A new quake sowed panic in Mexico City on Saturday, causing no casualties but suspending rescue operations to free survivors from the earlier, more powerful earthquake this week that devastated parts of the capital.
The seismic disturbance, with a magnitude of 6.2, was smaller and farther to the south than the 7.1-magnitude one that struck on Tuesday, killing nearly 300 people and toppling 39 buildings in the capital.
But as an alarm sounded, residents raced out into the street, some barefoot, some carrying children. Trauma from the previous quake was evident.
"Oh God, have mercy," exclaimed Teresa Martinez, 74, who had run out in to the street for safety. She and other woman stood around in tears.
"This time we didn't feel the ground move... maybe since the last one we're getting used to them," said Pablo Martinez, who had run out of his central apartment block with his 6-year-old daughter in his arms.
The new tremor sparked concern it could have caused heavy rubble on top of survivors awaiting rescue in the capital to shift -- posing a danger both to those trapped and to rescuers.
Mexican and foreign rescue crews rapidly evacuated three sites in the capital where they had been working.
At one site, where possibly dozens of people were under the debris, crews hesitated to go back in, discussing the added risk.
The US Geological Survey initially registered it at 6.2 magnitude, but later lowered it to a 6.1. The quake occurring at 12:53 GMT with an epicenter 18 kilometers (11.6 miles) southeast of the city of Matias Romero, in the southern state of Oaxaca.
The head of Mexico's civil protection service, Luis Felipe Puente, tweeted that there were no casualties immediately reported, adding: "We are continuing to monitor."
A bridge near the town of Juchitan collapsed, however, with television images showing it severed and buckled.
In Mexico City, anxious families have been carrying out vigils at the flattened sites where their relatives were when Tuesday's quake hit.
They have been urging exhausted emergency workers to keep trying to reach them, despite the 72-hour window for likely survival to have closed.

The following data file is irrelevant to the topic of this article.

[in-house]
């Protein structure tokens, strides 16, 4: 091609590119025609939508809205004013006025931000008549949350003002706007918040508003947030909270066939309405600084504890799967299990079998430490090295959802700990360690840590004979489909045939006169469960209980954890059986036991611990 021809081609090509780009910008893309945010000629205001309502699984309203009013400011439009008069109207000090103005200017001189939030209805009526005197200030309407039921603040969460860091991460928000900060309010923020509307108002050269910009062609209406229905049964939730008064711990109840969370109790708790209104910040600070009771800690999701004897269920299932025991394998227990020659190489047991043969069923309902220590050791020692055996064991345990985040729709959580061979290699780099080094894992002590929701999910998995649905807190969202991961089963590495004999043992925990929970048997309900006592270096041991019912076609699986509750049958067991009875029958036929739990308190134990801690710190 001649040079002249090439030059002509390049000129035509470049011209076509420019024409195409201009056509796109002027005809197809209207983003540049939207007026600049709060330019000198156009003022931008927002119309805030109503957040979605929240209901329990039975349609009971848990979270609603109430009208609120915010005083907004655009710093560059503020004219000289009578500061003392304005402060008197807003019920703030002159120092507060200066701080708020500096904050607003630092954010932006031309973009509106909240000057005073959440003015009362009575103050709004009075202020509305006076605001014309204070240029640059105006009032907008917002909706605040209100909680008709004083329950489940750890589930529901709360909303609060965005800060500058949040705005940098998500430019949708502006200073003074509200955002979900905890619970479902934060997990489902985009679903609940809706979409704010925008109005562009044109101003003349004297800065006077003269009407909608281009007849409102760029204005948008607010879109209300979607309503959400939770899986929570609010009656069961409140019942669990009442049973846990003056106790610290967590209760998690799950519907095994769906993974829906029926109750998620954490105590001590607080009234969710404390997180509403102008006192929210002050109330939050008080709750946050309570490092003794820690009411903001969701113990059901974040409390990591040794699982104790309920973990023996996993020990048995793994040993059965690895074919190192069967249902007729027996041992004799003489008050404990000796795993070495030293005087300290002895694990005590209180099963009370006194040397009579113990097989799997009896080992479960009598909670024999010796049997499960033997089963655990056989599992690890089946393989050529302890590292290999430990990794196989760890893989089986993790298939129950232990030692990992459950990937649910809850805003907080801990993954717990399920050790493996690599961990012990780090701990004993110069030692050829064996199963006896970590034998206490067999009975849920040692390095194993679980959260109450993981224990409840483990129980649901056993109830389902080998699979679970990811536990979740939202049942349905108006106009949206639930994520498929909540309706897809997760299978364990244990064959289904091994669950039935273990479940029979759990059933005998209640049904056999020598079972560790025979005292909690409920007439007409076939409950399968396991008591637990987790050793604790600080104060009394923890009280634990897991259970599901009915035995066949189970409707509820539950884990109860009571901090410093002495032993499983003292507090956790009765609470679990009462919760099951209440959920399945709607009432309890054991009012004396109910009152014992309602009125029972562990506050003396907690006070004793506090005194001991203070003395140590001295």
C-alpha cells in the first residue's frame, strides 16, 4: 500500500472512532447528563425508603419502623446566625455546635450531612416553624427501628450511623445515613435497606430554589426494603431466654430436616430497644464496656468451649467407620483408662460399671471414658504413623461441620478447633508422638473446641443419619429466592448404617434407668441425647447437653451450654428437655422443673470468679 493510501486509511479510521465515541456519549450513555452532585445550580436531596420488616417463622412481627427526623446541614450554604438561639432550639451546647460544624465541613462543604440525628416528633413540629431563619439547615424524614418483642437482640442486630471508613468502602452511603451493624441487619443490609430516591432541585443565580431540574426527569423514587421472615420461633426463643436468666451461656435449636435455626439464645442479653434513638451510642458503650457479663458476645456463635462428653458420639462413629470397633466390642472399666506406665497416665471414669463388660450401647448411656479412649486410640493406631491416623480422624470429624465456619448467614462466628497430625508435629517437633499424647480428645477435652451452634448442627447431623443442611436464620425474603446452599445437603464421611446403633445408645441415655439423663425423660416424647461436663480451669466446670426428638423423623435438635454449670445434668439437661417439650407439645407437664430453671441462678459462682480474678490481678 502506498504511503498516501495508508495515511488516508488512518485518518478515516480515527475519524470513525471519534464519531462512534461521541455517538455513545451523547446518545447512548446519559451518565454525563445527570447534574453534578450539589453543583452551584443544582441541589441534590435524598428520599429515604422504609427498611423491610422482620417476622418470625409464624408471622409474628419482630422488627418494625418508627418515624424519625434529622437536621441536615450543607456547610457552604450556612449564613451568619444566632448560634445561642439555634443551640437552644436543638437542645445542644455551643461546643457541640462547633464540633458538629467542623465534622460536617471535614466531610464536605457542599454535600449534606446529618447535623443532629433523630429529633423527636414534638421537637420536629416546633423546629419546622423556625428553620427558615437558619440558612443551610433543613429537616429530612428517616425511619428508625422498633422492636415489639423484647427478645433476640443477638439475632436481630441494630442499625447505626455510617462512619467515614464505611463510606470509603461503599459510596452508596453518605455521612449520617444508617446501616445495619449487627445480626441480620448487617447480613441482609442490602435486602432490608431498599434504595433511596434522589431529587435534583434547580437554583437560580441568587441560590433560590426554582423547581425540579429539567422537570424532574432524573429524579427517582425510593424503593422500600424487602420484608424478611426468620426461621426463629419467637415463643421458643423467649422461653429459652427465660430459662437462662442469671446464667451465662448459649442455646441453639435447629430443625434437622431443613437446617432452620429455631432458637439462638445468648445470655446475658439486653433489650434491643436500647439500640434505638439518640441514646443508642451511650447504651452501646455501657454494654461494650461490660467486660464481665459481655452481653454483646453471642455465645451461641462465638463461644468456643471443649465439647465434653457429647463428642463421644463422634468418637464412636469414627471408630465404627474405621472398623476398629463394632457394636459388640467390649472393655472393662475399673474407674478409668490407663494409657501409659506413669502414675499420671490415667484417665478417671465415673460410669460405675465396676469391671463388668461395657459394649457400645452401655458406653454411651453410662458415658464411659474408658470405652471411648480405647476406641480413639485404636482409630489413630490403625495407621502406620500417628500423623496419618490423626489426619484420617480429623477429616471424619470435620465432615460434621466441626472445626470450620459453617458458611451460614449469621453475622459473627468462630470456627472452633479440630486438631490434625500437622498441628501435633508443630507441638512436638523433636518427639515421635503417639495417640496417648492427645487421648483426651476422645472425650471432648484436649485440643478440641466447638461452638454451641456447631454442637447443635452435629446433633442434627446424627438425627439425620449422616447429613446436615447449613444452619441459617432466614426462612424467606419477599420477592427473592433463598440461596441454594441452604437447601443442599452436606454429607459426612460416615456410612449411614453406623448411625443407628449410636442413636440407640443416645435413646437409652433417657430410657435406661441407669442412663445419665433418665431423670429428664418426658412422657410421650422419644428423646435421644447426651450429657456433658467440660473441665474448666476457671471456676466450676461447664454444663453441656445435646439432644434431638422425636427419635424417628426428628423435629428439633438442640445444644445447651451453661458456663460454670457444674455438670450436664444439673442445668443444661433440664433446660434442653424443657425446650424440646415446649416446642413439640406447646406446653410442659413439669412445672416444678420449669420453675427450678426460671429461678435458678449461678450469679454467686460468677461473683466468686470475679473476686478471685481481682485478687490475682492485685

"A lot of time has passed (since Tuesday's quake). But we won't give up," the civil protection service's Puente said.
"Time has gotten the best of us. There are structures that are very complicated to access. But we're going to keep fighting for the families," he told TV network Televisa.
But psychologists dispatched to the scene were already preparing to help relatives deal with tragic news.
"The families are still hopeful, but we psychologists are starting to prepare ourselves to counsel them in the context of mourning," said Penelope Exzacarias, who was on standby at a collapsed office building in Mexico City's trendy Roma neighborhood.
Some 70 people were at work in the building when the 7.1-magnitude earthquake struck. Only 28 have made it out alive so far -- all in the first hours.
Many Mexicans remember "miracle" rescues a week after a 1985 quake that killed more than 10,000 people in the capital, spurring hopes that people might yet be pulled out alive.
In all likelihood, however, the death toll will rise above the latest figure of 295.
Mexico City recorded the highest number of fatalities: 157, with more bodies certain to be found.
The rest of the deaths occurred in the states of Morelos, Mexico, Puebla, Guerrero and Oaxaca.
The toll includes eight foreigners: four Taiwanese, a Korean, a Spaniard, a Panamanian and an Argentine, authorities said.
Several countries, including the United States, Israel, Japan, Panama and EU states have sent crews to help the rescue effort.
At the building in the Roma district, Jose Gutierrez, father of one of those trapped, and also a civil engineer, warned that "the structure is at risk of total collapse."
Saturday's new quake escalated those fears.
In the south of Mexico City, at a flattened school where 19 children died, white wreaths lay out, testimony to the mourning of relatives and neighbors.
Families were starting to hold funerals. One of the first was that of Gabriel Morales and Agueda Mendoza, a married couple found locked in embrace under the rubble along with their dog Quino.
"I remember them as such a united, loving couple," said Juan Carlos Williams, their nephew.